Mental Health

Susannah Lohr | St. Louis Public Radio

About 80 people, clustered around tables, bent their heads and waited for the voices to start.

“Don’t answer,” a woman’s voice warned as a phone rang. “They’ll know who you are.”

A line of police face off with protesters on West Florissant Ave., last Sunday night.
Durrie Bouscaren | St. Louis Public Radio

Fearing for your safety or that of your family; witnessing violence; and the repeated, chronic stress of a traumatic event’s aftermath can all leave mental and emotional scars. Mental health professionals caution that last year's events in Ferguson have likely placed people at risk for developing Post-Traumatic Stress Disorder, or PTSD.

With the hopes that they can help people work through their trauma, researchers from the University of Missouri-St. Louis are trying measure the scope of PTSD in the region, triggered by the Ferguson protests.

On a recent Saturday, Irma Moore and her daughters BreaDora, 11, Lydia, 6, Laura, 4 and Elizabeth, 7 months, visited a longtime Ferguson staple for ice cream cones.
Durrie Bouscaren | St. Louis Public Radio

The first time I met the Moore family, it was in the middle of the night.

On August 17, 2014, protests in Ferguson took a violent turn. After reports of a shooting, police forced demonstrators to disperse with tear gas and rubber bullets. In her suburban home just a few blocks away, Irma Moore and her five children were huddled together on the couch, watching the events on television.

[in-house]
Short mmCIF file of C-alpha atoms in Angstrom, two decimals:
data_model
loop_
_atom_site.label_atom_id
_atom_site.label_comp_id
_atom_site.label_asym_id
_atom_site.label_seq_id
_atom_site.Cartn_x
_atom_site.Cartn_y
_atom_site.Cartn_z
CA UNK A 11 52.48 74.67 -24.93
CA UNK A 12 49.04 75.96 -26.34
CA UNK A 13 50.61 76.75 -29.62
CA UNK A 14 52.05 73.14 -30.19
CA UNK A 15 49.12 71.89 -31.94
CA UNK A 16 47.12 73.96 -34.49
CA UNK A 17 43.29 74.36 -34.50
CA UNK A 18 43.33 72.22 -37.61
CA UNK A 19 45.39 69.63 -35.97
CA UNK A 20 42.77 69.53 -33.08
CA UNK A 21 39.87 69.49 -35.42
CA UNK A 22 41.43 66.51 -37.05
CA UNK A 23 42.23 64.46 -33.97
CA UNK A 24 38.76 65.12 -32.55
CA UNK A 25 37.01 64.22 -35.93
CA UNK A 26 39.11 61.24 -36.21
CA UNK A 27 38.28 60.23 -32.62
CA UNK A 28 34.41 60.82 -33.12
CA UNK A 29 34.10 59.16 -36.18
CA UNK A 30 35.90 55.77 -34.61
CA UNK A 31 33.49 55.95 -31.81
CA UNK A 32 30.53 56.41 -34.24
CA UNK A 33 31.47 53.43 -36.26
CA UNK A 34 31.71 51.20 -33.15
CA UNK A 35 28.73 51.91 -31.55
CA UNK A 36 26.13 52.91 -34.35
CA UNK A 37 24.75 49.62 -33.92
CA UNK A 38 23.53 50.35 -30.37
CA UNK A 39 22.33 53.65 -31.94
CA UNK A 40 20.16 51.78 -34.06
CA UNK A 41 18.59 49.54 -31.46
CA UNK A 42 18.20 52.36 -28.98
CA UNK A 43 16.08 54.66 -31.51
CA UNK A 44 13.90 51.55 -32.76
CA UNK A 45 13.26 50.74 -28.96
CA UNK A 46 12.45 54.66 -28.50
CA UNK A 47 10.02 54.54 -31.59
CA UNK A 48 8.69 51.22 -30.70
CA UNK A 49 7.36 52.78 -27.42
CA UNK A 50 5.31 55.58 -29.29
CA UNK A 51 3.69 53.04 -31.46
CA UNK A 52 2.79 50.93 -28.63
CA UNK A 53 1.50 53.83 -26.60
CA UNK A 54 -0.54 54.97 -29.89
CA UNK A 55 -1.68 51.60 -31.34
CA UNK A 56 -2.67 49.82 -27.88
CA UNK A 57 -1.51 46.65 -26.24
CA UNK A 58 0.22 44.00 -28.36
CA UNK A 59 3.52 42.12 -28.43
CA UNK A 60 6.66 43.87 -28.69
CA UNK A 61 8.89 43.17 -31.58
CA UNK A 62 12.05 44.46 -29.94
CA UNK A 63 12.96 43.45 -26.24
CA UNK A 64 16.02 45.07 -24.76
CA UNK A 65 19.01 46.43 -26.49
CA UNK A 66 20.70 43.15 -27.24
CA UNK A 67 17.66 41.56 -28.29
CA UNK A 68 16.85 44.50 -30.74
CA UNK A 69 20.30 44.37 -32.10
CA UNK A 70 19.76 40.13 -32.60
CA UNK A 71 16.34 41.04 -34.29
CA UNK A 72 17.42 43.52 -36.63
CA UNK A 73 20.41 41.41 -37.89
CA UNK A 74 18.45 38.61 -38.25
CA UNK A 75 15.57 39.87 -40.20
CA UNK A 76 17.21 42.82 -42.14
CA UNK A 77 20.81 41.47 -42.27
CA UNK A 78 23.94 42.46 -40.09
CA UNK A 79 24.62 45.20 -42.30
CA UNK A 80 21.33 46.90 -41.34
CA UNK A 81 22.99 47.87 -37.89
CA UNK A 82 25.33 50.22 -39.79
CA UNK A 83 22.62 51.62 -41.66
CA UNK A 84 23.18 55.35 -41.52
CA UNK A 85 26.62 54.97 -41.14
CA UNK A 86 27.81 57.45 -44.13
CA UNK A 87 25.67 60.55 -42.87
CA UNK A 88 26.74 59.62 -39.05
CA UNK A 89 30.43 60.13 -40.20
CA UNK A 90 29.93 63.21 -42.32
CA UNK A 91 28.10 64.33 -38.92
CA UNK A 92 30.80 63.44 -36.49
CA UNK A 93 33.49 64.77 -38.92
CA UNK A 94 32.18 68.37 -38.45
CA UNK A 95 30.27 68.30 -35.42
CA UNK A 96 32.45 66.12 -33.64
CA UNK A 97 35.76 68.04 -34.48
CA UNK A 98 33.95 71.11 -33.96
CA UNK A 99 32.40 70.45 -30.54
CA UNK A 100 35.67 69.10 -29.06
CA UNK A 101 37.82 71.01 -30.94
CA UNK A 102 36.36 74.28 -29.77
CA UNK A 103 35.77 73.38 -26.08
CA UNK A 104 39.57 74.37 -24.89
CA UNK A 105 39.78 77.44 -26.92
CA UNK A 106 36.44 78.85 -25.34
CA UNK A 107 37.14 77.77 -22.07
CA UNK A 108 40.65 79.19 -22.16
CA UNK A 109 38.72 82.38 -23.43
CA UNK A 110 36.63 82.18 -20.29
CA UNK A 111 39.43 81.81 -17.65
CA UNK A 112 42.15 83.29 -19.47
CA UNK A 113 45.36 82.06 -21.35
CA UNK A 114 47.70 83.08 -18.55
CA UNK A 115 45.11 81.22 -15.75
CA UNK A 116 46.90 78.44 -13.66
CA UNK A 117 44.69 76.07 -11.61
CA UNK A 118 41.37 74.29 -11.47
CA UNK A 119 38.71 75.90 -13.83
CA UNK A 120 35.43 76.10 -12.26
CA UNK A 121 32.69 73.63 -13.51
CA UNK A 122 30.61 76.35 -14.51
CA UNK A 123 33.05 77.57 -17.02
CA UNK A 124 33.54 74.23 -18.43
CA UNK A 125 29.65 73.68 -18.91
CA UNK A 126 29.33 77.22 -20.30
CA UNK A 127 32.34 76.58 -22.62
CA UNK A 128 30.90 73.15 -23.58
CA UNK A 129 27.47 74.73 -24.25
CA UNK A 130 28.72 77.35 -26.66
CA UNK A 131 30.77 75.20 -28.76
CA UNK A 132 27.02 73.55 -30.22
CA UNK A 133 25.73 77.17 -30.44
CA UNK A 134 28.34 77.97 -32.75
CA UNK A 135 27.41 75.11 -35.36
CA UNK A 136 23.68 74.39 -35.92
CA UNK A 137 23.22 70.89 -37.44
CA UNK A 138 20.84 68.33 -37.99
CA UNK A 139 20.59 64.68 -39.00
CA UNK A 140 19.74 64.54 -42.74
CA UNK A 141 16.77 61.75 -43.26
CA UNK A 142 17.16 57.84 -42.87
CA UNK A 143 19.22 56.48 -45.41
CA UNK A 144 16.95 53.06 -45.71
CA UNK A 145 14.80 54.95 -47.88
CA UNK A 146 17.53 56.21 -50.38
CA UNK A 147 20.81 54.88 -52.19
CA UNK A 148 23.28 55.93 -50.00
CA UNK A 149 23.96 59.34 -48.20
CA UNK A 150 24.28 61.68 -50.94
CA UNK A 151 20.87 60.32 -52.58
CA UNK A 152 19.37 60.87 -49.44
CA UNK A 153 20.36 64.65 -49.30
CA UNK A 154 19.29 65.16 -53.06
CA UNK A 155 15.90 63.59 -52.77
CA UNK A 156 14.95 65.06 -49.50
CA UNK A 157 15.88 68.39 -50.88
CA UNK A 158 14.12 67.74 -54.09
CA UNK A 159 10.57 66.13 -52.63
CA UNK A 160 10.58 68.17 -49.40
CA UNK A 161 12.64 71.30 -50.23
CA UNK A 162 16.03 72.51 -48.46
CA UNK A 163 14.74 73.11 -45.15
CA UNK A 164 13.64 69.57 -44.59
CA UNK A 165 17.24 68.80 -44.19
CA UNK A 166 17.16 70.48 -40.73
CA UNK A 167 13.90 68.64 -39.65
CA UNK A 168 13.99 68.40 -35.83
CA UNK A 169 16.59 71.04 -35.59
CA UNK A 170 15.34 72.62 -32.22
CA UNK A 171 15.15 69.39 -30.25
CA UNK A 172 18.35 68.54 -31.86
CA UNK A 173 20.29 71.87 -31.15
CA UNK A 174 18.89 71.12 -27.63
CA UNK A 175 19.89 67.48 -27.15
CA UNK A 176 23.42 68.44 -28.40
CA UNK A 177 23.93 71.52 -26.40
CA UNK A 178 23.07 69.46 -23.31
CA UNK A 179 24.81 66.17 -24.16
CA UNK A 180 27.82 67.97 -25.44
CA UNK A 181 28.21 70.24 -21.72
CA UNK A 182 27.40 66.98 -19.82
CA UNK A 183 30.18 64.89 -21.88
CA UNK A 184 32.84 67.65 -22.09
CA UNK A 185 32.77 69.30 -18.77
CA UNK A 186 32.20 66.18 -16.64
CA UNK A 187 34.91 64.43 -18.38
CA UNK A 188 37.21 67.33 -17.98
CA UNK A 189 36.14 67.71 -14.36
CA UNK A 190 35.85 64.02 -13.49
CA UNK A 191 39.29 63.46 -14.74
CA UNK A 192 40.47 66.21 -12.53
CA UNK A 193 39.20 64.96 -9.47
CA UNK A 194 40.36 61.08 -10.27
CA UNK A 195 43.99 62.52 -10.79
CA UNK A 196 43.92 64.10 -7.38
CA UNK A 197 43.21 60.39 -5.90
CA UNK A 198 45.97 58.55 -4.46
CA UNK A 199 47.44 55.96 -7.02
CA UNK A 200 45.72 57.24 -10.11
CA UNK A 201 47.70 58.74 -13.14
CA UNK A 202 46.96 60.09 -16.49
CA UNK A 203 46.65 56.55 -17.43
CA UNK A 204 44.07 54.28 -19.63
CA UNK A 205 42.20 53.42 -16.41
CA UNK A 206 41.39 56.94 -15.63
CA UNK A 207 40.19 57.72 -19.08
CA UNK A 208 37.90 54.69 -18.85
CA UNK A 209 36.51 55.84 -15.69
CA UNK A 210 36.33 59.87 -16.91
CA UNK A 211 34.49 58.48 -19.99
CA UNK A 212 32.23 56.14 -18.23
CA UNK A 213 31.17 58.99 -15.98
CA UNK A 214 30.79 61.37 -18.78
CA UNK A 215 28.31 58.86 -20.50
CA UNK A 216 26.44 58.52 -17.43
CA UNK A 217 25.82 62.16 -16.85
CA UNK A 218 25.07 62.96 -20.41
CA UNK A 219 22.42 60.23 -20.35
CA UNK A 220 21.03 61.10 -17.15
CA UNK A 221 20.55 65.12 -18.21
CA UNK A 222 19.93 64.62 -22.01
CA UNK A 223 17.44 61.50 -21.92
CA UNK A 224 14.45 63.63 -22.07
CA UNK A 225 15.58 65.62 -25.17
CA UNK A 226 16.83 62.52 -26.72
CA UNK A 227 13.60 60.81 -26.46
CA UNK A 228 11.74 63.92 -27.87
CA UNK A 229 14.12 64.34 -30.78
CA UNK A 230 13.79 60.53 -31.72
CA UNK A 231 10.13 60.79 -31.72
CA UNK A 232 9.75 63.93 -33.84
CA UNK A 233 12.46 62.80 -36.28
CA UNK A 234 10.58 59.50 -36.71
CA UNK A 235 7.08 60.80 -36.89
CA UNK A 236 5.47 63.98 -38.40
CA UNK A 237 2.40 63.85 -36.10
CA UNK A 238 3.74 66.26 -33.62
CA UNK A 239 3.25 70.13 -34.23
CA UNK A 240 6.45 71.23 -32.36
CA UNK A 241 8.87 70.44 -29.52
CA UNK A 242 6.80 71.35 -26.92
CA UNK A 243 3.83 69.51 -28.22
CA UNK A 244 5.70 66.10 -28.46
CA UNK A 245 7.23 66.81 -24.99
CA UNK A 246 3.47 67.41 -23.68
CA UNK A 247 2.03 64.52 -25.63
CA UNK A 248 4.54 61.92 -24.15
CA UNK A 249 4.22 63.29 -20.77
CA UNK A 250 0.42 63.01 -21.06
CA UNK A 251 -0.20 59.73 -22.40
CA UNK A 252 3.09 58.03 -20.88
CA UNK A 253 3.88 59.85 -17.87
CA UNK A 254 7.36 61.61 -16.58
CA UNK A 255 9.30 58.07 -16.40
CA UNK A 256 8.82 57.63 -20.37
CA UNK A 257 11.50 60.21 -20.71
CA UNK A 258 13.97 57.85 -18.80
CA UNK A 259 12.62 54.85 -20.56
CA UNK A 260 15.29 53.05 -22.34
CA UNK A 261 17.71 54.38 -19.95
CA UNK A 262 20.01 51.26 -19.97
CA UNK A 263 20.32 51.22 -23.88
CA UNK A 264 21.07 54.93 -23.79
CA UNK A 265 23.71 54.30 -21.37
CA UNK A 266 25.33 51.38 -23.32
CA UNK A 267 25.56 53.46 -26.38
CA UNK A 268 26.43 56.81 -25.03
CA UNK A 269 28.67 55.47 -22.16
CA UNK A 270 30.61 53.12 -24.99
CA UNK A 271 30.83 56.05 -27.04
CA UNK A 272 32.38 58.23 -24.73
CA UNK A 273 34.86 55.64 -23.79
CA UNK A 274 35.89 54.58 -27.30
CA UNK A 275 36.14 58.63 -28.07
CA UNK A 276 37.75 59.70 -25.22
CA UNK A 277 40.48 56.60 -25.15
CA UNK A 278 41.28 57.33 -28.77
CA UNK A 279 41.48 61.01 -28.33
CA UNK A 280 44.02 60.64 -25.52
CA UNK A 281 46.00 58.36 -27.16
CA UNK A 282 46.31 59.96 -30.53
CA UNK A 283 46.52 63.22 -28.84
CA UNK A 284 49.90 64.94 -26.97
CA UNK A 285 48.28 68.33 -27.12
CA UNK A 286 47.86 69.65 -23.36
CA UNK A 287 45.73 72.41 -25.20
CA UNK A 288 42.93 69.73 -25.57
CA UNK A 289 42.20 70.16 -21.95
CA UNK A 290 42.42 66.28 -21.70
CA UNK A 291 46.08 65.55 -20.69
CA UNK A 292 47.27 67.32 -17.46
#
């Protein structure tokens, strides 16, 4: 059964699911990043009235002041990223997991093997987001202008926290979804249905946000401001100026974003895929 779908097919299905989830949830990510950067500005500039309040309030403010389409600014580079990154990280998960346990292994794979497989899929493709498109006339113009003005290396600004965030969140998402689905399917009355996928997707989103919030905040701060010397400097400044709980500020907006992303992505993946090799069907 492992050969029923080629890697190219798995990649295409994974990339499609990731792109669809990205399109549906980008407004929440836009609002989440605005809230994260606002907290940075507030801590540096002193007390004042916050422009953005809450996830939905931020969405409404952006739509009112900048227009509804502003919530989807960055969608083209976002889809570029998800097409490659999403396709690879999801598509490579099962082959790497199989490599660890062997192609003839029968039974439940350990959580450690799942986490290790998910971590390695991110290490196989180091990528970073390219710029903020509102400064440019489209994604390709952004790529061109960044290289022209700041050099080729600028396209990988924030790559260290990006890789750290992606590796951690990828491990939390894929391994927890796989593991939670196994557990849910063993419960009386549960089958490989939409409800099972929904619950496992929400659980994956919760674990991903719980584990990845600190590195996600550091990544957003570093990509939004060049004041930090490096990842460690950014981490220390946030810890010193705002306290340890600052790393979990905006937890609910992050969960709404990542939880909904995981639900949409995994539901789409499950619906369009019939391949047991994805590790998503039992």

Updated at 10:45 pm to correct spelling of psychiatric in headline.

A proposed outpatient psychiatric treatment facility for uninsured adolescents and children will get an additional $2 million in federal funding.

The city agency that oversees the distribution of federal Community Development Block Grant dollars plans to re-distribute about $7 million in unspent funds from prior years. Some of the leftover money dates back to 2008. Block grants run on a Jan. 1 through Dec. 31 schedule.

Wreath of Sanity by Eileen Cheong, art therapist
Nancy Fowler

One out of every four people will experience mental illness in any given year. And 100 percent of them can be artists, according to an exhibit at UMSL’s Gallery 210.